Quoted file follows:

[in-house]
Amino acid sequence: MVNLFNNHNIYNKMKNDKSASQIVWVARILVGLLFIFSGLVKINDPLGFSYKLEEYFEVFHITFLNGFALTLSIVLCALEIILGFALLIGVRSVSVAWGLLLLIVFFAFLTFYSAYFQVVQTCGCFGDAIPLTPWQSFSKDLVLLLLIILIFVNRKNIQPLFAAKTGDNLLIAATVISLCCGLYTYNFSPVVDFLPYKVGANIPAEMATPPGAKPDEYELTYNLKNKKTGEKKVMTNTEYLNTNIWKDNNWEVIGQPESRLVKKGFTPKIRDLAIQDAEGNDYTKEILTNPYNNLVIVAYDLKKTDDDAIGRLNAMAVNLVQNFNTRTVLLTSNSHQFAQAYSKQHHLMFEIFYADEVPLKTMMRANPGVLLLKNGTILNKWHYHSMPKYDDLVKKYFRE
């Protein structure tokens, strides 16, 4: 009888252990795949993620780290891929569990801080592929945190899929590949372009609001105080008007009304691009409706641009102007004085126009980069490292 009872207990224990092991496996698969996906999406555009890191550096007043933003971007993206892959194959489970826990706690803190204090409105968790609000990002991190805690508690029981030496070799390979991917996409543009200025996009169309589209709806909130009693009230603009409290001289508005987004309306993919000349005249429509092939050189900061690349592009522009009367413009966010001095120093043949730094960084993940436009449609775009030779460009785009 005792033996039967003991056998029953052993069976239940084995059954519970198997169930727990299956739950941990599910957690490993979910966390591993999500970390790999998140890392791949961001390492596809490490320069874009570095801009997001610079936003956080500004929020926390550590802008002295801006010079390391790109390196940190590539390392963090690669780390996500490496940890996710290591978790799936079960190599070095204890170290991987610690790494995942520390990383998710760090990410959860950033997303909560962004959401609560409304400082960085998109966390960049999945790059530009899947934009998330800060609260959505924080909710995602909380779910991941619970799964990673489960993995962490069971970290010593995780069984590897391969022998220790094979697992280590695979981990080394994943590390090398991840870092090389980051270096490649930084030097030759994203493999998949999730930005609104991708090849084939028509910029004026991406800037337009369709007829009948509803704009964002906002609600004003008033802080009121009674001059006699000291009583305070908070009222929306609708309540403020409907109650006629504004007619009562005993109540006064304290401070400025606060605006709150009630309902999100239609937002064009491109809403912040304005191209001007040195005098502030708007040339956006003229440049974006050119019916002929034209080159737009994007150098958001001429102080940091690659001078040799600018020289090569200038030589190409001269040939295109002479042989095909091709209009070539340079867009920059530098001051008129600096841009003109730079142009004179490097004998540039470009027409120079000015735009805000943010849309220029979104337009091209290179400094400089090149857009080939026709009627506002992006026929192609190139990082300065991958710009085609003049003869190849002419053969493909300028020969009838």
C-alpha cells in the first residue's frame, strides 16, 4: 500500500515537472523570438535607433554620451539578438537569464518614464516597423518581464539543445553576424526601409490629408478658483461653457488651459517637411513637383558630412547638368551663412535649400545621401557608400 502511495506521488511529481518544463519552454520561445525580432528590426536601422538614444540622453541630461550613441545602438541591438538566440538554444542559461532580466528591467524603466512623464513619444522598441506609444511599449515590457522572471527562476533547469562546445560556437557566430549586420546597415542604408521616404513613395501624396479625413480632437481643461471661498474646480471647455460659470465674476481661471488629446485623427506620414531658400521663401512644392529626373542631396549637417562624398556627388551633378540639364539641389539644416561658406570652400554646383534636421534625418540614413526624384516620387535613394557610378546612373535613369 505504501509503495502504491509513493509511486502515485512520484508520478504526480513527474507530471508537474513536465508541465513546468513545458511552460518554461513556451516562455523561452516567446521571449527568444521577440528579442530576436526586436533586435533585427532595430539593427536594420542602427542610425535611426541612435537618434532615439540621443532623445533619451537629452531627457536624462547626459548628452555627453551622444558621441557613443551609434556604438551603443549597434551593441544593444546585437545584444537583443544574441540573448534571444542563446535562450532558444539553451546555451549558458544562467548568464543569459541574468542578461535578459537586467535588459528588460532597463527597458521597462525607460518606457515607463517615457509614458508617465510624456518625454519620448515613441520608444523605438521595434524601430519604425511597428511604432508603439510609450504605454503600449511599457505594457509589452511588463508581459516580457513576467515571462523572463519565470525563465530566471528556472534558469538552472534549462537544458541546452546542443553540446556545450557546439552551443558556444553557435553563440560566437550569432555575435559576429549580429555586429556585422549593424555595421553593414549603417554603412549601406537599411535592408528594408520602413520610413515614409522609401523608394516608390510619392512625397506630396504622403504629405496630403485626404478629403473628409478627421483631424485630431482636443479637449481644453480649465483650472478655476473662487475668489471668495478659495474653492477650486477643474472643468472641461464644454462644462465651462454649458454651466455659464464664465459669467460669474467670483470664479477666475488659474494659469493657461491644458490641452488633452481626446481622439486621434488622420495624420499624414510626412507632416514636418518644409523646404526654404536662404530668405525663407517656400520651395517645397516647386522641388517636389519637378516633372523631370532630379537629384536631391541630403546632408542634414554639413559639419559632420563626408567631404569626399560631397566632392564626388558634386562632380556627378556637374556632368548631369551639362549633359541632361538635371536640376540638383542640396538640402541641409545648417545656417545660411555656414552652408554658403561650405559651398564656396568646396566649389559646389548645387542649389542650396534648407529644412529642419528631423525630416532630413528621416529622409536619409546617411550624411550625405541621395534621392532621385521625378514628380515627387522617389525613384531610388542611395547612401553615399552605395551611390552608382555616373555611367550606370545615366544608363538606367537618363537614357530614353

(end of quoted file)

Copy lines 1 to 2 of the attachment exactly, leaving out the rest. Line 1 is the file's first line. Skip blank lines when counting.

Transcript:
[in-house]
Amino acid sequence: MVNLFNNHNIYNKMKNDKSASQIVWVARILVGLLFIFSGLVKINDPLGFSYKLEEYFEVFHITFLNGFALTLSIVLCALEIILGFALLIGVRSVSVAWGLLLLIVFFAFLTFYSAYFQVVQTCGCFGDAIPLTPWQSFSKDLVLLLLIILIFVNRKNIQPLFAAKTGDNLLIAATVISLCCGLYTYNFSPVVDFLPYKVGANIPAEMATPPGAKPDEYELTYNLKNKKTGEKKVMTNTEYLNTNIWKDNNWEVIGQPESRLVKKGFTPKIRDLAIQDAEGNDYTKEILTNPYNNLVIVAYDLKKTDDDAIGRLNAMAVNLVQNFNTRTVLLTSNSHQFAQAYSKQHHLMFEIFYADEVPLKTMMRANPGVLLLKNGTILNKWHYHSMPKYDDLVKKYFRE